You asked to be attacked. Of course I blame the demons, but they only work on opportunity, which you gave to them. Take the following as lessons: Never put a woman in danger. Never persist where you are not welcomed. Take no for an answer. Do not take advantage of the kindness of others. And never disrespect a man in his own palace. When your prince left you here, you were his representative, so what he says to you about this incident has nothing to do with me. As a member of our tribe, what you do on a journey such as this reflects the rest of the group. What the King of Trees says to you about this incident has nothing to do with me.
As a General in this tribe and the man you offended I would never cross a line and use a training circle to show you my anger. My anger is gone, I will not go after you in sparring, I will not try to hurt you in any way. I told you what I needed to say to you, and now it is done. Reply to this or to just let it go. I will let it go and we do not need to discuss it further unless you choose to.
Again this was from me personally, I will visit your tribe in 2 weeks and I have no intention of discussing this with you or acting towards you with any anger.”
Kaska-Ta was shocked. Not so much by the Gull General’s anger or banishment from his palace (he had no desire to return there ever again anyway,) but by the statements made in the letter. He, Kaska-Ta, had persisted in his efforts? Unwanted!? He had taken advantage of her kindness!? He was “hoping” for a sex act!? This was simply not the case. He could understand the conclusion given his… liberal reputation among his tribe, but that had been the last thing on her mind that night, and he’s known it. The Gull General had a story that had not transpired, and this disturbed Kaska-Ta greatly. Now, the leaders of his tribe had this judgment of him, a judgment that was false. It was true that he’d had a part in endangering the Owl Princess, but he had not understood the danger, and his ignorance was indeed his fault. But the other accusations… they made no sense. Had the Owl Princess turned on him so easily? He supposed it was possible, she lived within the Gull General’s territory, and so it would be much easier to feed him a story in order to make peace there.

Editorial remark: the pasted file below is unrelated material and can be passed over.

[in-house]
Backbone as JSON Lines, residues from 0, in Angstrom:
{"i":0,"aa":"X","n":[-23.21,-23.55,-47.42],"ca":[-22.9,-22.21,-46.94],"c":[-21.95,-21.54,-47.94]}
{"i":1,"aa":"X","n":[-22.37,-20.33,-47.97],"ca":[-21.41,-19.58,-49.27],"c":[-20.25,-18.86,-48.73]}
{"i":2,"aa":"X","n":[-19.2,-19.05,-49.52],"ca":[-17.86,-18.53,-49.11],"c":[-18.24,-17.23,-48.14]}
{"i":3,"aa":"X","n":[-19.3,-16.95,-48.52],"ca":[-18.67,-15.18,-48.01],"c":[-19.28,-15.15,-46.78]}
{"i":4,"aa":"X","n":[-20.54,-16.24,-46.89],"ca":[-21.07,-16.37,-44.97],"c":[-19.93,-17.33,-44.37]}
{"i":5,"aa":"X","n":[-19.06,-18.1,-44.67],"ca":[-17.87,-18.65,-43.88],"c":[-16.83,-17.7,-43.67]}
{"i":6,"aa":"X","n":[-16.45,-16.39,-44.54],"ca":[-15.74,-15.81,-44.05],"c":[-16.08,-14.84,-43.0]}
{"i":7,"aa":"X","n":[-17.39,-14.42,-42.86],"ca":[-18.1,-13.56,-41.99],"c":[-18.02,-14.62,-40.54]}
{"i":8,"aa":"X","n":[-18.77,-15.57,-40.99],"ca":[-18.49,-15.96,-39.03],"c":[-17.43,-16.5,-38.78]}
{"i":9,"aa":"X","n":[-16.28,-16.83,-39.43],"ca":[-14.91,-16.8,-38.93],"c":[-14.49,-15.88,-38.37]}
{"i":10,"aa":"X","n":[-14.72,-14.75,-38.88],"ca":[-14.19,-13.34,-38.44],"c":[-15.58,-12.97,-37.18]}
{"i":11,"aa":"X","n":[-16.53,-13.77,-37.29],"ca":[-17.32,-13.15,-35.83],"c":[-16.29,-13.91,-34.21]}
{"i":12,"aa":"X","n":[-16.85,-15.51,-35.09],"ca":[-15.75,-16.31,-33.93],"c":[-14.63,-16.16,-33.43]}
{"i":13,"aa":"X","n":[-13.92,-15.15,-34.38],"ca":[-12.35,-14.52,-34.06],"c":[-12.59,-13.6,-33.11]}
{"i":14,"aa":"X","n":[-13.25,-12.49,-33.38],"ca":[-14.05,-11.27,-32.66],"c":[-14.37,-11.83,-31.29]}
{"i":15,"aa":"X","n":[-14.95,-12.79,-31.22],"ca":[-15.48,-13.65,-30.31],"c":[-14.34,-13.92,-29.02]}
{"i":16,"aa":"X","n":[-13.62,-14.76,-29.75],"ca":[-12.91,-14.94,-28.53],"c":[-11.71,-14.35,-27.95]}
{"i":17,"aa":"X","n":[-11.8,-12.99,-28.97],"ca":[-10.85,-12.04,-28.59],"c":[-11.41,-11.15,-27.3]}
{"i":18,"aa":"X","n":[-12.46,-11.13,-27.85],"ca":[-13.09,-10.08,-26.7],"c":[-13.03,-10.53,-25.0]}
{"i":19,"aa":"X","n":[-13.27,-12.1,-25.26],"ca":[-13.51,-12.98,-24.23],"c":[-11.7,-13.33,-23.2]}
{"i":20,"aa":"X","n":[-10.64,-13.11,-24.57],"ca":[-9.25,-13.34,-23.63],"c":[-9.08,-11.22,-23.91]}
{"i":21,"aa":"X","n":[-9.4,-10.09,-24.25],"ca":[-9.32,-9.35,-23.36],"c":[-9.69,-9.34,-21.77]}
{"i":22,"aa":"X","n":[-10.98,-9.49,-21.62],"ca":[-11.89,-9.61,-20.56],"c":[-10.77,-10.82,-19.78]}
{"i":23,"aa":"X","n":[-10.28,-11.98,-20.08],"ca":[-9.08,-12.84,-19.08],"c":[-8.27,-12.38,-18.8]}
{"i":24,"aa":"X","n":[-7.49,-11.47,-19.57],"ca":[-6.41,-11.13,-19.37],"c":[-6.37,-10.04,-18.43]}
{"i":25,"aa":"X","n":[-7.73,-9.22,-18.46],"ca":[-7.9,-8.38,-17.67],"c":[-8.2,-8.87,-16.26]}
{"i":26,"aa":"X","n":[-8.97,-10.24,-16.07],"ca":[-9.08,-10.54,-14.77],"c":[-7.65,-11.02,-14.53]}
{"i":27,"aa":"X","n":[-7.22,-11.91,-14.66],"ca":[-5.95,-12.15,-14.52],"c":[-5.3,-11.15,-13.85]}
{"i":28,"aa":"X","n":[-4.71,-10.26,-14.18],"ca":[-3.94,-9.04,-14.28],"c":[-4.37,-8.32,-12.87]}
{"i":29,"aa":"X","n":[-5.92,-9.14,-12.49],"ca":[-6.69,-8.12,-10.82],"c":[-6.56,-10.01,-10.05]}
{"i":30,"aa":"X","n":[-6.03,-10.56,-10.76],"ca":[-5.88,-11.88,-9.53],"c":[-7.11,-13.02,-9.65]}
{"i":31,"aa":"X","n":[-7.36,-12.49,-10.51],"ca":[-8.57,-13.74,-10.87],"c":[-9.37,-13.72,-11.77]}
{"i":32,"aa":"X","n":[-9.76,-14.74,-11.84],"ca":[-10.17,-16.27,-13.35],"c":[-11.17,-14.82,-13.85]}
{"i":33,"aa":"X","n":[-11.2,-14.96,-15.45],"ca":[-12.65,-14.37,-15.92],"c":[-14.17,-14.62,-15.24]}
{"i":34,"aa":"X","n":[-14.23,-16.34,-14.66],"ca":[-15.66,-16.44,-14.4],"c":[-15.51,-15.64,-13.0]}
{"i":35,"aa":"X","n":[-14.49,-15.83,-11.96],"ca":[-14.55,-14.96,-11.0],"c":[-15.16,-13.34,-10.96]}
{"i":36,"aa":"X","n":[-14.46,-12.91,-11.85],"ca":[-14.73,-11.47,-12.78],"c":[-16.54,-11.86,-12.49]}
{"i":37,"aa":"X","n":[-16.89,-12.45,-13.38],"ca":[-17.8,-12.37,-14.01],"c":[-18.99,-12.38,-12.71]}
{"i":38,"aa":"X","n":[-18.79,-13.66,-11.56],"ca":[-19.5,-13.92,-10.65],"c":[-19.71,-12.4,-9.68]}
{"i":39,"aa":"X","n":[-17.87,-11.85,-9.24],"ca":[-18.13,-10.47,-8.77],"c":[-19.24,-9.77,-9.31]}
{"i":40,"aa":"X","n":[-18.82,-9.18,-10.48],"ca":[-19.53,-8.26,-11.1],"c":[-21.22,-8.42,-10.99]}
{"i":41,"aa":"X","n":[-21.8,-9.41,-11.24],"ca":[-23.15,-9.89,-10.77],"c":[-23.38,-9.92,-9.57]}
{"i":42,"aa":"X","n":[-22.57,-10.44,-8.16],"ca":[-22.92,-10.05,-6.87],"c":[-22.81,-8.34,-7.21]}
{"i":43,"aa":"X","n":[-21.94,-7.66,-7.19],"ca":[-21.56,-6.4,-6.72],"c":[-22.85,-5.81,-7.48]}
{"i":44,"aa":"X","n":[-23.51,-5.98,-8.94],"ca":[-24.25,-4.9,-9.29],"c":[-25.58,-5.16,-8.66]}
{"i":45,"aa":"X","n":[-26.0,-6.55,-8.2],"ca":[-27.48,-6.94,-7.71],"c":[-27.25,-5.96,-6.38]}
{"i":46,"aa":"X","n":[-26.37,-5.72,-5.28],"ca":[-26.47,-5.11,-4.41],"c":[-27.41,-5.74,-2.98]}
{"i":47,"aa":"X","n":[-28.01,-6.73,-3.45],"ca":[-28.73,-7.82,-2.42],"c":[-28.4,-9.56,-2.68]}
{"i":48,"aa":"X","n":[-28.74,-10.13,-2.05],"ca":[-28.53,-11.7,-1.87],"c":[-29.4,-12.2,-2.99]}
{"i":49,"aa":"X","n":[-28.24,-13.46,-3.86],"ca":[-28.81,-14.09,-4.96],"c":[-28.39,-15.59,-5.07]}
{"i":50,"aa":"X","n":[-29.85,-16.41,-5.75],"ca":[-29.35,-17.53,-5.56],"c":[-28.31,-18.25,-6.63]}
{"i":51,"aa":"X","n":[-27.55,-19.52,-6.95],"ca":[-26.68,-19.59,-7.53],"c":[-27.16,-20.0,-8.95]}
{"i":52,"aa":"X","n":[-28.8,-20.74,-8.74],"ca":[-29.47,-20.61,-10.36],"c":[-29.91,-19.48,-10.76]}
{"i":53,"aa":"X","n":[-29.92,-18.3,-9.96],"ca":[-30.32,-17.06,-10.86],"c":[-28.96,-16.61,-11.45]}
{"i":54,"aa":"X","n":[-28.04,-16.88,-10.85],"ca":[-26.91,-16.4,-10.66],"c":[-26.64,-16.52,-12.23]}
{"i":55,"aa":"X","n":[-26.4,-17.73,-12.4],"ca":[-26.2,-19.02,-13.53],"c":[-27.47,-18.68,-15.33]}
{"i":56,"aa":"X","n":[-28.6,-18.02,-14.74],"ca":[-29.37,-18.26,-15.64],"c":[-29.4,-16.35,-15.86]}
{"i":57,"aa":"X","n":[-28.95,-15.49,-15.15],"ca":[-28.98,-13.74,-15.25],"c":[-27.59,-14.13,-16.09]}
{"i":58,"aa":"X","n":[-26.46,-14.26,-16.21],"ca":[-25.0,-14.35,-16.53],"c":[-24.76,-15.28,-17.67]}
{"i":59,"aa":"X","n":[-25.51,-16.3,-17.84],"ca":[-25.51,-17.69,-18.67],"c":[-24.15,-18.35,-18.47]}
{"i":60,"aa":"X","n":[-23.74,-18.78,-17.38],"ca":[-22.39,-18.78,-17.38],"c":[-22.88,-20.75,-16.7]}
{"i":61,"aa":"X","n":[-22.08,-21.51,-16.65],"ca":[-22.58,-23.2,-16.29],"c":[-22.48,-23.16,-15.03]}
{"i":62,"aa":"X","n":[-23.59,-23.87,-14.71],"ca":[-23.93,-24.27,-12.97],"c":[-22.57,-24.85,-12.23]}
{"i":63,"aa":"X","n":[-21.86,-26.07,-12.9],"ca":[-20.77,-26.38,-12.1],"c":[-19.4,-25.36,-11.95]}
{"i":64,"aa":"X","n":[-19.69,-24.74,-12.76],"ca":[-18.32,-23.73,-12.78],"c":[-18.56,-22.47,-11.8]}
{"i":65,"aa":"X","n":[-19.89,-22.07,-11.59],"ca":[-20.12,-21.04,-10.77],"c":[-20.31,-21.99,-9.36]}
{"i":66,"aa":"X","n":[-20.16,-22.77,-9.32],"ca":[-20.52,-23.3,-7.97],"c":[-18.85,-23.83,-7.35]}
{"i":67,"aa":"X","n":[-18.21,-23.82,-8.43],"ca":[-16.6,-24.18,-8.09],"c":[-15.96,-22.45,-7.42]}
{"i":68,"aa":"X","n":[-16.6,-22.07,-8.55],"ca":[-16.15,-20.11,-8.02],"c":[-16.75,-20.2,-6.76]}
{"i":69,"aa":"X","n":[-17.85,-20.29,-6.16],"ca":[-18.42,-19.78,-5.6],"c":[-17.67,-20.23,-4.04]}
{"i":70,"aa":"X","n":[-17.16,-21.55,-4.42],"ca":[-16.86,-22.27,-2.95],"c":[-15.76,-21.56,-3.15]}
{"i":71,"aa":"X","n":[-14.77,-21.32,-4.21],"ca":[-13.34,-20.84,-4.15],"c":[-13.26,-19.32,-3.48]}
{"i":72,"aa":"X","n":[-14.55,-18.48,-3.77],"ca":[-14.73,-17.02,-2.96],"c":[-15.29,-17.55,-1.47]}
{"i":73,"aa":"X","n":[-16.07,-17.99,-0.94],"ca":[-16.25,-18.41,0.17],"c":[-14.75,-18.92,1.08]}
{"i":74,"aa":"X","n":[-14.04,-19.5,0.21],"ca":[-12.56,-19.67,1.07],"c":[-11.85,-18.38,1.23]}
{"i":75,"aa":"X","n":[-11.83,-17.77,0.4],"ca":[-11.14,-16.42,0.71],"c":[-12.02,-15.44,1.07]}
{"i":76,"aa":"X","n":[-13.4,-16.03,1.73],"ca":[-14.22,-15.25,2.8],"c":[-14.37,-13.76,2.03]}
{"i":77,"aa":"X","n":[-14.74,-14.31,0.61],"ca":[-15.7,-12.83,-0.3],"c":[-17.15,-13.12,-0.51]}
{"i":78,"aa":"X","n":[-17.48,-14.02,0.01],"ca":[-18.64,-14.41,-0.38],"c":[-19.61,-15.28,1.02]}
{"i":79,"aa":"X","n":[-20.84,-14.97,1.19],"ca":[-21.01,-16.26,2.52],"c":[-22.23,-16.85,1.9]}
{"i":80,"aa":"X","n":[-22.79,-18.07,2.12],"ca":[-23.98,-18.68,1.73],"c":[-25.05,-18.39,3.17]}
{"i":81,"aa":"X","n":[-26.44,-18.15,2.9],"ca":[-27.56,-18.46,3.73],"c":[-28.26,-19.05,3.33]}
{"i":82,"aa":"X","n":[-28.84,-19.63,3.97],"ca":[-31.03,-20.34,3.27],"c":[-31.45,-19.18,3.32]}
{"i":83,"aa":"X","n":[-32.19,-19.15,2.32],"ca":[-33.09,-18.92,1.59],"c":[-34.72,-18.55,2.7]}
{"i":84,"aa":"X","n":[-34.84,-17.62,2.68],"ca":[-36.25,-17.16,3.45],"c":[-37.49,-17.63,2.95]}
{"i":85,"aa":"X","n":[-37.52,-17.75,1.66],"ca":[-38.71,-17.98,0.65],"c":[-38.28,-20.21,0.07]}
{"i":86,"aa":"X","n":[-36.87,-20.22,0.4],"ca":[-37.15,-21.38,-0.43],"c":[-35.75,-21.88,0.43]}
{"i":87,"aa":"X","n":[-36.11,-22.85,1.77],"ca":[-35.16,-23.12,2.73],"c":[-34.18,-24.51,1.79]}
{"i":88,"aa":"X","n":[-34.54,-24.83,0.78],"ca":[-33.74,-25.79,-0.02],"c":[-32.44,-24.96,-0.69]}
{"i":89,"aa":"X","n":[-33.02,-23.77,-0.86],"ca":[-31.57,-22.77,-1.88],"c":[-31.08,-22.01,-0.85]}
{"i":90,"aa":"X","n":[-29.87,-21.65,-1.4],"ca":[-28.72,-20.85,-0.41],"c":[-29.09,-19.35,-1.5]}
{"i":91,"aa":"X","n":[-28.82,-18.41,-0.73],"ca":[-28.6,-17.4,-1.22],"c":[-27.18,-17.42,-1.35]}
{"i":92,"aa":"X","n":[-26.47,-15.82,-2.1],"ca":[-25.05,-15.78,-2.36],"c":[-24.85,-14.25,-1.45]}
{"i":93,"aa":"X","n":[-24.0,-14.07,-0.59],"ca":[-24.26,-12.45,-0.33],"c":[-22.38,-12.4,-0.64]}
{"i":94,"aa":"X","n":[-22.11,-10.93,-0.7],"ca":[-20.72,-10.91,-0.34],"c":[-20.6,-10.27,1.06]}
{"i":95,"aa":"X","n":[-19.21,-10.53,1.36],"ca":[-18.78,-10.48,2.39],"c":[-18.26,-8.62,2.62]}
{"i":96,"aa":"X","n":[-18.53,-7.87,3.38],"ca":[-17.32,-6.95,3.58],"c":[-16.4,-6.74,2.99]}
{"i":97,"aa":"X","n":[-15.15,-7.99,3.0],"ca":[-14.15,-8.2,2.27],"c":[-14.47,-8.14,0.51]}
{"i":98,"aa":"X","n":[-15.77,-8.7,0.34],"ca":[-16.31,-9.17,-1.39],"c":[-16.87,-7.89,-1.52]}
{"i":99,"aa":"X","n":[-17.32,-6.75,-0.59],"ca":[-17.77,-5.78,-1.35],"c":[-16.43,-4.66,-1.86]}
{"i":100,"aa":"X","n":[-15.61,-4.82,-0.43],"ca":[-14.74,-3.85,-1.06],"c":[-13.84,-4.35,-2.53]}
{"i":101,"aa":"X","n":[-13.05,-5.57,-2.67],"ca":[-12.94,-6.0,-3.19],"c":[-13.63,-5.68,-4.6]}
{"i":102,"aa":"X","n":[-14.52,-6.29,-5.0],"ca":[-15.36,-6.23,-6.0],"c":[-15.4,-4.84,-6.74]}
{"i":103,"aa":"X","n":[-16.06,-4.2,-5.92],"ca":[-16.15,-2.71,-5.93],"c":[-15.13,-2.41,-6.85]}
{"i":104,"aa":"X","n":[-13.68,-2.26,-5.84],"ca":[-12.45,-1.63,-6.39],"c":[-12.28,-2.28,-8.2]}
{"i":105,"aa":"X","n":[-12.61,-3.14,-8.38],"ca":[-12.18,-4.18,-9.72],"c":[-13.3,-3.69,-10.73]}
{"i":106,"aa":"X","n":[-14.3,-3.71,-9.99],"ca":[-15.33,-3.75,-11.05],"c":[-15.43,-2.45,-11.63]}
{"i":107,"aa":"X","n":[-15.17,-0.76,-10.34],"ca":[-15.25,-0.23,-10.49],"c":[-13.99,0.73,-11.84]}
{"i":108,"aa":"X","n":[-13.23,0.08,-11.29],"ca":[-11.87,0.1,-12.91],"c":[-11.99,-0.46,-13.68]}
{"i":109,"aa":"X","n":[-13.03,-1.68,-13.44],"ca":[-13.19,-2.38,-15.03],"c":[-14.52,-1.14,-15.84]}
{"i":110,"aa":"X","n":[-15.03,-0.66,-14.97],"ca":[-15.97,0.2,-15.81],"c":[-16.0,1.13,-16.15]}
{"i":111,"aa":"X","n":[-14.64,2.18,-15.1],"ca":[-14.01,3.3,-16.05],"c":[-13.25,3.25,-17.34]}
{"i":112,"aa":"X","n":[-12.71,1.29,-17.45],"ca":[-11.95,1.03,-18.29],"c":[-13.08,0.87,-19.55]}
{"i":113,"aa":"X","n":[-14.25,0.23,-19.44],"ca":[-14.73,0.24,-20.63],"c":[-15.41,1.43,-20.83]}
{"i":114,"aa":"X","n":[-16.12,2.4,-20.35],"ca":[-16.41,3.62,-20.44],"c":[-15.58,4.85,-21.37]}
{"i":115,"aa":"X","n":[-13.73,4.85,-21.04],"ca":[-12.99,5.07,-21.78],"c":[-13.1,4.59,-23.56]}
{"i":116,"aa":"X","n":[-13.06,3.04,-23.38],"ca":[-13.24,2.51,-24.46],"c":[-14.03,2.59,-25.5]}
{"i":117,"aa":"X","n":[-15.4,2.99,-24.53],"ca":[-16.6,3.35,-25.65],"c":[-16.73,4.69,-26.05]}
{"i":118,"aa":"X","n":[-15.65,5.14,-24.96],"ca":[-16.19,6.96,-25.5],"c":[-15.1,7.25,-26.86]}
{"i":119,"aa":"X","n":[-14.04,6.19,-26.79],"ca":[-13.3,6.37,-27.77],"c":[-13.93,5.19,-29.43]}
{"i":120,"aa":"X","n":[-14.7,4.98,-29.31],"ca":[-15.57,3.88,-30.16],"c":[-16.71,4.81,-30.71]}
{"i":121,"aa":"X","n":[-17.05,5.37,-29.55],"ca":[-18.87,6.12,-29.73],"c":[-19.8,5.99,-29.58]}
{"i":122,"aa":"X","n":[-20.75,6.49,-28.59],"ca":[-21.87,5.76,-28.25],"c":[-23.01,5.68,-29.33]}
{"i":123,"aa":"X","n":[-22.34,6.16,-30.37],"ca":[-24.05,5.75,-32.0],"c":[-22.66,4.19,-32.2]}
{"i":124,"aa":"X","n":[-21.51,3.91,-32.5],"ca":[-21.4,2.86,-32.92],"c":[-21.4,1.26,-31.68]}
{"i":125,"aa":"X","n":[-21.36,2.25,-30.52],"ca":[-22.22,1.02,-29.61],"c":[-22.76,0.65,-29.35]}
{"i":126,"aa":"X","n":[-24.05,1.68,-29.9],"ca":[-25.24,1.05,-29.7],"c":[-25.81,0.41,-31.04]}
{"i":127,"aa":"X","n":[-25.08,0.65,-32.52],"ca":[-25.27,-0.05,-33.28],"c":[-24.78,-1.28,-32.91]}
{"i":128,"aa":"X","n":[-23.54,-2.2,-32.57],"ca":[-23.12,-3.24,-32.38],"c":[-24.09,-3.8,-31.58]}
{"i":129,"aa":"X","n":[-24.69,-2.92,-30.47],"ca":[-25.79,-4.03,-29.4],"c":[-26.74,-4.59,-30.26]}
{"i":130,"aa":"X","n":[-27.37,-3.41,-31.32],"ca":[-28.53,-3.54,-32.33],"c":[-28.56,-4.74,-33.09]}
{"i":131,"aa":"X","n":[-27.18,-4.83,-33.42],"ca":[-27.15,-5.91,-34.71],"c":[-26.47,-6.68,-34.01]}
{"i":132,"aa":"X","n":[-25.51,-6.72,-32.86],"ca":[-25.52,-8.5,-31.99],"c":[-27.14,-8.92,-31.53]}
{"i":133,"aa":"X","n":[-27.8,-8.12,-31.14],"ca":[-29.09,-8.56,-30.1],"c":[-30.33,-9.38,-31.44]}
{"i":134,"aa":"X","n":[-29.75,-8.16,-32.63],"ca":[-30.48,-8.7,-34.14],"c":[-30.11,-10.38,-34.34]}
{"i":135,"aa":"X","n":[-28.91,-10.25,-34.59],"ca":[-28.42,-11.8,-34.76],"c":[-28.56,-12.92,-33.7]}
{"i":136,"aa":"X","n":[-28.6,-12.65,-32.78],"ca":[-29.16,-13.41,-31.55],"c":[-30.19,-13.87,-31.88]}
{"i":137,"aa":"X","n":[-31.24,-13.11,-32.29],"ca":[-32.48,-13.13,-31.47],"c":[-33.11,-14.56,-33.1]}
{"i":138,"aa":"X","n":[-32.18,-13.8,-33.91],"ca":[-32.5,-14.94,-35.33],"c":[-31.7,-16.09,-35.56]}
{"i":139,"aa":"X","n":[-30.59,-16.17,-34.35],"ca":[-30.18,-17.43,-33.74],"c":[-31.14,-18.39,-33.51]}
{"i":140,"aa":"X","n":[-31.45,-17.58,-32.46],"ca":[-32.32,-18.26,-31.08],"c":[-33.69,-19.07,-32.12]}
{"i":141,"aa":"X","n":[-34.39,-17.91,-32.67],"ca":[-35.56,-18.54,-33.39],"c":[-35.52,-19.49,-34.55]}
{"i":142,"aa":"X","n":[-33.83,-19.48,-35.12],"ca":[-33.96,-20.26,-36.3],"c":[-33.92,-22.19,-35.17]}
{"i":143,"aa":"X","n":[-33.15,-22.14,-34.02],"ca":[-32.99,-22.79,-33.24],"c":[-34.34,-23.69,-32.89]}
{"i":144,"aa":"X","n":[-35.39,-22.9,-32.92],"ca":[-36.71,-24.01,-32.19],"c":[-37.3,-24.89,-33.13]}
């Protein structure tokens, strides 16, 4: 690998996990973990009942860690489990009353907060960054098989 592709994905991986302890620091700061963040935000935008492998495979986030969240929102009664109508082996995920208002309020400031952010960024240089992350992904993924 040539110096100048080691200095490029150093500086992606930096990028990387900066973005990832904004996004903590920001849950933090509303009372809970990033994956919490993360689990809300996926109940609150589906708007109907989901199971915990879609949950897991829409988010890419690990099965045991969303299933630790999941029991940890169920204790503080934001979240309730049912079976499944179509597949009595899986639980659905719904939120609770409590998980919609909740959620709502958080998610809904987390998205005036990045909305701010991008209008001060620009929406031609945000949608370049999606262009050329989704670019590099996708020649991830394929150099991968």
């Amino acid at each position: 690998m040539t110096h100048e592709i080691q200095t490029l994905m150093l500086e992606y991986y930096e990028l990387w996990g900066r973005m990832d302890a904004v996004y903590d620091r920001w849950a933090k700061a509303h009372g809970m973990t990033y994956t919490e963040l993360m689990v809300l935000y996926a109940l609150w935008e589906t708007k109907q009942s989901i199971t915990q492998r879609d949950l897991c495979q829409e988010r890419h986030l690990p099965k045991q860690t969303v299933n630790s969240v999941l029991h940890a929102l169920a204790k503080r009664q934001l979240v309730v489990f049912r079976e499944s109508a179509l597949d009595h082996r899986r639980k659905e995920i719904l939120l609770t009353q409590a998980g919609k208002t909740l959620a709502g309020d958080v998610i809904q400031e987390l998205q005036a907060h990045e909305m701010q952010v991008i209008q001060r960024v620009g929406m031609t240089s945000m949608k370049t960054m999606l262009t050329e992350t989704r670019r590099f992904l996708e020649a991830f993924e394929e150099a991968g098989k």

Kaska-Ta sent a reply essentially explaining that he believed there were many misperceptions, miscommunications and possibly two different stories being told. He accepted responsibility for being recklessly foolish about the timing, but also knew that was the only place that conversation could’ve happened as the Owl Princess did not wish the Gull General or any of the others to overhear her laments. He was thankful, and hopeful that perhaps Mockingbird would back up his side of the story as he had been there for much of it. Still, Kaska-Ta had doubts. Many false stories had been been floating around now.
That evening, Kaska-Ta sent word to the Owl Princess of the message he had received. He asked her what she had told the Gull General and if the things he said were what she truly felt. When her reply came it seemed much as he’d expected. Immediately after his departure the Gull General had cornered her and demanded she explain herself to him. Though she denied saying the things the Gull General wrote about in his message, Kaska-Ta could easily understand her desire to protect her own situation, especially after a recent trauma such as she had endured. In the end, somebody was lying, and it came back to him either way. Kaska-Ta wanted peace, so he did not push her, nor did he instigate with the Gull General after he did not respond.
A few days later the Gull General arrived. It was exactly as he said it would be in his message; no signs of malice or unusual aggression when training. When not training he and Kaska-Ta more or less avoided each other. Neither the King of Trees or the Prince of Stories said anything further. The matter was done and Kaska-Ta had his peace. But in addition he had learned an important lesson about the mentalities of his superiors, and though he would continue with his tribe, this lesson would stick with him and remind him every time he saw similar situations transpire. This was the end of his golden age. The beginning of doubt.